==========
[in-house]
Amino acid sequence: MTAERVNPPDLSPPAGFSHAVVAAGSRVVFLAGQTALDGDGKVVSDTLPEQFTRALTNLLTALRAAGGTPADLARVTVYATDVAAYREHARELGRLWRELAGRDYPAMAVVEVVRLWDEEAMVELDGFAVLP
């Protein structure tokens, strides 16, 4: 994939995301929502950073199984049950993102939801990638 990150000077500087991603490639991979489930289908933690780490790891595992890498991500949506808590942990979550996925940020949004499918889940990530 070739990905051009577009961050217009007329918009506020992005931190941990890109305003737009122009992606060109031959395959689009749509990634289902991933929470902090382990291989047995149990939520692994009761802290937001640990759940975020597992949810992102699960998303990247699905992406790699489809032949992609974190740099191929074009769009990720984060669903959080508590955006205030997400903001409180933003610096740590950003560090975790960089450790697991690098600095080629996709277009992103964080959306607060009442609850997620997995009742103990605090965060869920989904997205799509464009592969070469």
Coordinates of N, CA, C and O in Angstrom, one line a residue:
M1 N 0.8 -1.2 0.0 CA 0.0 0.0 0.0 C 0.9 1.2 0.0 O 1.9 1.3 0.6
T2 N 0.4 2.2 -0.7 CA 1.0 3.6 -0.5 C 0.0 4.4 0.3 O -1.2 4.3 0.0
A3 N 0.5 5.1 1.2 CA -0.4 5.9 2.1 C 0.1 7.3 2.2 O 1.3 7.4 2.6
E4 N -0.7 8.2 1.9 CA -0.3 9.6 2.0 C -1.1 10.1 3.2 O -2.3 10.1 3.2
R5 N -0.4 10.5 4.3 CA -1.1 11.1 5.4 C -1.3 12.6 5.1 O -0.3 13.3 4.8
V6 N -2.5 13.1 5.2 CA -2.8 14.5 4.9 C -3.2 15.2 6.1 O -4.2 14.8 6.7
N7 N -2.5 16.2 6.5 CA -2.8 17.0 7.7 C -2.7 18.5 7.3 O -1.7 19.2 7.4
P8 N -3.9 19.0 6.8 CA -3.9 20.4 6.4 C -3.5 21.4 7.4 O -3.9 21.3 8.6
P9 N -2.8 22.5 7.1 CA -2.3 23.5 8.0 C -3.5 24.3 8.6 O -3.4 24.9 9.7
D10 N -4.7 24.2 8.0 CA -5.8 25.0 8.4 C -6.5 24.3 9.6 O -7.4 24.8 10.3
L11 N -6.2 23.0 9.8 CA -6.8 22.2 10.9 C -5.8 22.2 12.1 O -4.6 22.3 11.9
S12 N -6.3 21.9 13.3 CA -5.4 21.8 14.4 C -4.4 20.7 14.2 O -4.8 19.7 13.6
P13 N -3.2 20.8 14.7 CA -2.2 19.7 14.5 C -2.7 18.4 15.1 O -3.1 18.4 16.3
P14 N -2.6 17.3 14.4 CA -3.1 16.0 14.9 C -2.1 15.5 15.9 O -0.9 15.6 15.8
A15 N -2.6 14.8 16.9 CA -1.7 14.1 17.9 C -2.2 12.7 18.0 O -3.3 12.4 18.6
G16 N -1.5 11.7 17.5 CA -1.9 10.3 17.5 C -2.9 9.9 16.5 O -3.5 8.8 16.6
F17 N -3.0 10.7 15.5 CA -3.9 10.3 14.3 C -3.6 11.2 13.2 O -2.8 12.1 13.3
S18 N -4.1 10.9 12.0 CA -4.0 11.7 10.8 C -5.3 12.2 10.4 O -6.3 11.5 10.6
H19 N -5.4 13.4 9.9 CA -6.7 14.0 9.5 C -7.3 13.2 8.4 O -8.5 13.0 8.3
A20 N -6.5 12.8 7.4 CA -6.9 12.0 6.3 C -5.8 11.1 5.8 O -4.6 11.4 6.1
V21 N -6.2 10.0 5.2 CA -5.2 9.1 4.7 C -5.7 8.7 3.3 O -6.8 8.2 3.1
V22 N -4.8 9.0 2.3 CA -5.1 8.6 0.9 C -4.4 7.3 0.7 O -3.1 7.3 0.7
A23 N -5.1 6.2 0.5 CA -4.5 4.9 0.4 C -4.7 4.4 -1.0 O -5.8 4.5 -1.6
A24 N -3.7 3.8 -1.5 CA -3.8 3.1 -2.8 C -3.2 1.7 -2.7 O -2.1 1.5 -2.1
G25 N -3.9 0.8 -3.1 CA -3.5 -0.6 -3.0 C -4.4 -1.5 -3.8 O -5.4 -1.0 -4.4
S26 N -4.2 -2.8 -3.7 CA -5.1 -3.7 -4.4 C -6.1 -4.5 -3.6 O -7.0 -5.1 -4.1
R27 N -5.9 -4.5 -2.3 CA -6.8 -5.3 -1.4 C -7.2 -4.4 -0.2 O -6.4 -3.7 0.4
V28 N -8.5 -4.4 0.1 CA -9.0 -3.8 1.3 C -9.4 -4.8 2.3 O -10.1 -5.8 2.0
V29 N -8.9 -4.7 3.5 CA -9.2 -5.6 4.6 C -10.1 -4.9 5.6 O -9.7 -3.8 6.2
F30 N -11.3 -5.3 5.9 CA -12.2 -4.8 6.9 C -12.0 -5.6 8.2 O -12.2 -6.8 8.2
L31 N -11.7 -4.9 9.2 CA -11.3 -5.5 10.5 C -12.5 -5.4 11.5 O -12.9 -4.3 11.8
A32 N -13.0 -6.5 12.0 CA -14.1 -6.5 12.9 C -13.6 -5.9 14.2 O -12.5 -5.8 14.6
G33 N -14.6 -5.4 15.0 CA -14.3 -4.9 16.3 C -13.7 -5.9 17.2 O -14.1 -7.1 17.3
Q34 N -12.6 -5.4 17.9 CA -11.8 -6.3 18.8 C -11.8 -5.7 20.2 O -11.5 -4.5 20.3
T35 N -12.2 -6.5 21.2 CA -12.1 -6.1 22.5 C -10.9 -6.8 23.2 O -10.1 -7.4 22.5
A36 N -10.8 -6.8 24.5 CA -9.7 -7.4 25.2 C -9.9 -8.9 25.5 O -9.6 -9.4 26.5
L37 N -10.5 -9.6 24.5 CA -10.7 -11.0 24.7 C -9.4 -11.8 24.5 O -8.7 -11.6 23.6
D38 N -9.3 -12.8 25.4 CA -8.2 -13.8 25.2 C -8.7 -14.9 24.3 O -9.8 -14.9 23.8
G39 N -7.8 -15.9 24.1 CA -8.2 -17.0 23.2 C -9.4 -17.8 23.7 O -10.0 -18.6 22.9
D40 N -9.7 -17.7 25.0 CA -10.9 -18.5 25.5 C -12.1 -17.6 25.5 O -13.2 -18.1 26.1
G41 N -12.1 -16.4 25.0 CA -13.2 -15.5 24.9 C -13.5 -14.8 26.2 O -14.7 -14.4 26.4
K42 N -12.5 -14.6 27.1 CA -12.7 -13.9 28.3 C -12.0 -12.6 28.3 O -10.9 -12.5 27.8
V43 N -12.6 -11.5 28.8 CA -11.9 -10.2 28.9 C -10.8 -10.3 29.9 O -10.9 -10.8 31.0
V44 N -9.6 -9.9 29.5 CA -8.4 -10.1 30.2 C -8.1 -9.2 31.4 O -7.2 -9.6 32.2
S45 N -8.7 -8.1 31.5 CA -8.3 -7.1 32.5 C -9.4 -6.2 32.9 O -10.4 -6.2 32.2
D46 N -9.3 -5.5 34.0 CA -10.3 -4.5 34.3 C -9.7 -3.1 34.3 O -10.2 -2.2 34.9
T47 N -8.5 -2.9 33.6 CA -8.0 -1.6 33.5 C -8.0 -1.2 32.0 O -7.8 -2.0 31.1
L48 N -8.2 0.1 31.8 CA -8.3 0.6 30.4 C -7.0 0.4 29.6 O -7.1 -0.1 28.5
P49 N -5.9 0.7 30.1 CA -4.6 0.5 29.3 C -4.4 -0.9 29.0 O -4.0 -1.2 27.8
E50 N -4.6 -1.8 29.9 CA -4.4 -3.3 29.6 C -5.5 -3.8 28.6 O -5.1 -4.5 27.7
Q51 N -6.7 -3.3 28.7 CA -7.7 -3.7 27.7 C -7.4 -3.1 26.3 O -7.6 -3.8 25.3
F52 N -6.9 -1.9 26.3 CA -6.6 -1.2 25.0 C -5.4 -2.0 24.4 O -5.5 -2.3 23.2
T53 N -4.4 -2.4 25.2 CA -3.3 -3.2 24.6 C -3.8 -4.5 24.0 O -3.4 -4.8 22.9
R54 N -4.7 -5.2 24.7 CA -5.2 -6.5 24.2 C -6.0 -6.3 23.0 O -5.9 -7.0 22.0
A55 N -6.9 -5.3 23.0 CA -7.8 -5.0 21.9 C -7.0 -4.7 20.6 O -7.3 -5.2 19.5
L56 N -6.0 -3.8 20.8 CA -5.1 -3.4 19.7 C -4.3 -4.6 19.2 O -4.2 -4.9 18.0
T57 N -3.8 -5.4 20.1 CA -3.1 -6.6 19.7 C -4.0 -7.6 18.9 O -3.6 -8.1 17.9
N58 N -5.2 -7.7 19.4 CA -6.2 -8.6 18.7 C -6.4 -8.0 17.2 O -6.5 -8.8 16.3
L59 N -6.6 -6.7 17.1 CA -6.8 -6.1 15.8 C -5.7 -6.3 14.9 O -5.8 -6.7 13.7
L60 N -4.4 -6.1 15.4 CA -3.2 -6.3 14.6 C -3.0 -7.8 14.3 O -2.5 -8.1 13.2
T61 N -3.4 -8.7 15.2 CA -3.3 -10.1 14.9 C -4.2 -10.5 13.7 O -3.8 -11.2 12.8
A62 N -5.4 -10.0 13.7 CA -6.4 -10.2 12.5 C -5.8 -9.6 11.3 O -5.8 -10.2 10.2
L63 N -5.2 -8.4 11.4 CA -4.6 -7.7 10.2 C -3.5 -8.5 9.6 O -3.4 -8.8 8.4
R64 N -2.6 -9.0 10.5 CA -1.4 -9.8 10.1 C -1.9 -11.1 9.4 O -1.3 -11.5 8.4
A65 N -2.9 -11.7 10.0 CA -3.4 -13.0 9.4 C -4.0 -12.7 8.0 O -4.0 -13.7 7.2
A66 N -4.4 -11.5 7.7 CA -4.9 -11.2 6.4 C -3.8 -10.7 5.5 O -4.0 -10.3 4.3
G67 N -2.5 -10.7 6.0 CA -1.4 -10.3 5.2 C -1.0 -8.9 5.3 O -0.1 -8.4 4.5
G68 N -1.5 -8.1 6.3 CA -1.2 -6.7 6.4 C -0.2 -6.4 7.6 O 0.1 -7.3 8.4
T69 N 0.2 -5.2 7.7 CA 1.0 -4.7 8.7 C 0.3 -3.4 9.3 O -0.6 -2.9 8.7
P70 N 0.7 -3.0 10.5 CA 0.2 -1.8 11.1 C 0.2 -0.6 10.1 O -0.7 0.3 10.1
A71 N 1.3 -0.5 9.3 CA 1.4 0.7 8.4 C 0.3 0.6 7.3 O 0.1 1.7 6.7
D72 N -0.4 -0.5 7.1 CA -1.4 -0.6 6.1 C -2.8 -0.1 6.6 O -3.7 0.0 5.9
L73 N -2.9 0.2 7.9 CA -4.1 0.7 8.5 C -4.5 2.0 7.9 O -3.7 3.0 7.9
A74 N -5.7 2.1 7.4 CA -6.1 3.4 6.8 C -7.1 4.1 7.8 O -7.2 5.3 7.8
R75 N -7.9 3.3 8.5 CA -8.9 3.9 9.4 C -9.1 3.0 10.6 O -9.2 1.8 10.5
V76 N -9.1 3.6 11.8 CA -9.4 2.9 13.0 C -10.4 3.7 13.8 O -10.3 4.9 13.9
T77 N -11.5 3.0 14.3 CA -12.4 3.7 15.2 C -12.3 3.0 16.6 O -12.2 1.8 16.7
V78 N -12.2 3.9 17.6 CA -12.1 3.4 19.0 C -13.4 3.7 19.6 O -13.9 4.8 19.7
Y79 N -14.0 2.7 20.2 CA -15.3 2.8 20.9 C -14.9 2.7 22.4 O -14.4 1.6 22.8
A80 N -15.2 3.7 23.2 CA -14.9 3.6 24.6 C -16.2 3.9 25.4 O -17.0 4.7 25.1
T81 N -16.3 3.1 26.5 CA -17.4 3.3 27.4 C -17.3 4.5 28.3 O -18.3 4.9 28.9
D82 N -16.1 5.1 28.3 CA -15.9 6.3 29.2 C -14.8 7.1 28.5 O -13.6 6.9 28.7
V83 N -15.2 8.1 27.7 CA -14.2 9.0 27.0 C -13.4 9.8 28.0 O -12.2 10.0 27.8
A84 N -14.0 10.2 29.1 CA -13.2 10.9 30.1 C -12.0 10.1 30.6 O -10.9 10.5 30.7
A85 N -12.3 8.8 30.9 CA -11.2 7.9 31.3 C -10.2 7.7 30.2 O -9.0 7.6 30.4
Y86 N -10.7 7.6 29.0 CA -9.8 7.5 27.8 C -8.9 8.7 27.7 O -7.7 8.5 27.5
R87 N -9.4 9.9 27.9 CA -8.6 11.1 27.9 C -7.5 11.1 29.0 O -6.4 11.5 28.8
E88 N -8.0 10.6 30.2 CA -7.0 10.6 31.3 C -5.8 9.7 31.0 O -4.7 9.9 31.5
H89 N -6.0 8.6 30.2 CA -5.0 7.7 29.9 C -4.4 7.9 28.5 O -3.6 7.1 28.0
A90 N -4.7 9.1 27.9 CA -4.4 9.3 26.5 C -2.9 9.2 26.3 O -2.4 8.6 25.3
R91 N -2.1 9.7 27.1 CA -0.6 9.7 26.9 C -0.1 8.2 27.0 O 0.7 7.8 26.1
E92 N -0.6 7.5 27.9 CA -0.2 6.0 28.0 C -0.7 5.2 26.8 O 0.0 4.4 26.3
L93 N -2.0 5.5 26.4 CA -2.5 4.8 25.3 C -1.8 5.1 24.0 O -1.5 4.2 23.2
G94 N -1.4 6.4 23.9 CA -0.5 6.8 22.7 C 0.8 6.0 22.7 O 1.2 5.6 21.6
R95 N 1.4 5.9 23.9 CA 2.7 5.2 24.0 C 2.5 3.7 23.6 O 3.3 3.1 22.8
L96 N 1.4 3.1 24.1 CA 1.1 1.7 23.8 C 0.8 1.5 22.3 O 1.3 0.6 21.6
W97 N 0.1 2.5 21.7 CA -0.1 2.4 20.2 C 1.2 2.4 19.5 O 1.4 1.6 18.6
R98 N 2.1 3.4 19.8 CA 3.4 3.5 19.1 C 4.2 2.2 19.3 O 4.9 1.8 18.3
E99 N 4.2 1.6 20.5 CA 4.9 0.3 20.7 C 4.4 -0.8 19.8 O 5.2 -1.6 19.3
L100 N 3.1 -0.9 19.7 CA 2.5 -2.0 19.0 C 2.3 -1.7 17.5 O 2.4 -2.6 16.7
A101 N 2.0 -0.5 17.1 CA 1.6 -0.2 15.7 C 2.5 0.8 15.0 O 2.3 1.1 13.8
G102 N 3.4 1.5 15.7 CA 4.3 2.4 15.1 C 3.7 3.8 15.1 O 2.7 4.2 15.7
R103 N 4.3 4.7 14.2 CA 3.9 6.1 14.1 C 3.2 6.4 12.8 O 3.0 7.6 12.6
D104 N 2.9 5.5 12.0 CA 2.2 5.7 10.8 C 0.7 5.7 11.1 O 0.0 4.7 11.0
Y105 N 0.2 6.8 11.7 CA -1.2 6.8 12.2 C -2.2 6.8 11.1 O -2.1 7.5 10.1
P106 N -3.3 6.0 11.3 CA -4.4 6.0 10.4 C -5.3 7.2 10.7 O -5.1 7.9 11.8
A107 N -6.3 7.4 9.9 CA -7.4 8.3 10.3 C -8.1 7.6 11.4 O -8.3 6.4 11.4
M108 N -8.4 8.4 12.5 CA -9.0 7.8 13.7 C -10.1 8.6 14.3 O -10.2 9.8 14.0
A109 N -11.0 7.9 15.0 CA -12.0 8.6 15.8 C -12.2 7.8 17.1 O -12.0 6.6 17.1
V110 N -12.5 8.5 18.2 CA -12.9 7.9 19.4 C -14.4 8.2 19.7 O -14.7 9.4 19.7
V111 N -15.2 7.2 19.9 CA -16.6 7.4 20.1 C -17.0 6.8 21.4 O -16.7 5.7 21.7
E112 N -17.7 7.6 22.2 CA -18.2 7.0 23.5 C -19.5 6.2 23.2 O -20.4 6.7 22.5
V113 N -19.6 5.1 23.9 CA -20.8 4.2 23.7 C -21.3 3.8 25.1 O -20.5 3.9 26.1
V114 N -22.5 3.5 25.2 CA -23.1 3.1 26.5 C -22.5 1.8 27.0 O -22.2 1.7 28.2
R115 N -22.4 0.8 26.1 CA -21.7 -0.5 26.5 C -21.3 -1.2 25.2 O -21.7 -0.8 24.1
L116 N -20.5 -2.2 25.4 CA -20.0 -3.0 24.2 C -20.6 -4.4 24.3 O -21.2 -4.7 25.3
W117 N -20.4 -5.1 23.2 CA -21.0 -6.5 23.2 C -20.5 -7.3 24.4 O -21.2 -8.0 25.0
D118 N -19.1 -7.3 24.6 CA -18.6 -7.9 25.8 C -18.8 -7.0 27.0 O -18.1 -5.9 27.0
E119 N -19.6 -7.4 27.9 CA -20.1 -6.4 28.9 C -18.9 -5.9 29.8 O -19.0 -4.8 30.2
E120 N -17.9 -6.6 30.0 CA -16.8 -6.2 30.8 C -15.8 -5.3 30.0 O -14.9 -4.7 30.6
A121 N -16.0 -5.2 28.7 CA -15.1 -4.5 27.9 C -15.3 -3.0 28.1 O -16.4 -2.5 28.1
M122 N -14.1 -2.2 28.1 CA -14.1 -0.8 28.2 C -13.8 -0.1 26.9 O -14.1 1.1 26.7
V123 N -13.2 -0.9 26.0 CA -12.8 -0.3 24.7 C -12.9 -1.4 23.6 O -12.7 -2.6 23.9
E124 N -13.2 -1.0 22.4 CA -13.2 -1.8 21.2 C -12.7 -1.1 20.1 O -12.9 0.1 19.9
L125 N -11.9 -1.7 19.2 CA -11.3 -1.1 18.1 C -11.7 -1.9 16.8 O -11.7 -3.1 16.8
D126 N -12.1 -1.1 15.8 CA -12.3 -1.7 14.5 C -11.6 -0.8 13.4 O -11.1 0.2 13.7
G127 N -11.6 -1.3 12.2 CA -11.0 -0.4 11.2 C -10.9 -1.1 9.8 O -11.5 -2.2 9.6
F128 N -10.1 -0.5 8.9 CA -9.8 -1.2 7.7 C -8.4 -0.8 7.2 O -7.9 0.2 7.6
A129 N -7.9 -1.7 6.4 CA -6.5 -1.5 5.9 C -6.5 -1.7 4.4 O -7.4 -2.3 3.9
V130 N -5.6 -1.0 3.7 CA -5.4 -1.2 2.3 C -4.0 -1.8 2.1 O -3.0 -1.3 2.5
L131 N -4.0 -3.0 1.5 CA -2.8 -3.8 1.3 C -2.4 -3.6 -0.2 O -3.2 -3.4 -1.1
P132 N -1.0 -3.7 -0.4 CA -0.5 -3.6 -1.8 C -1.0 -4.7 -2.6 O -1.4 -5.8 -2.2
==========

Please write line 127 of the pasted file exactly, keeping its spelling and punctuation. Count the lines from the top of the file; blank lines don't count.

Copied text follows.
V123 N -13.2 -0.9 26.0 CA -12.8 -0.3 24.7 C -12.9 -1.4 23.6 O -12.7 -2.6 23.9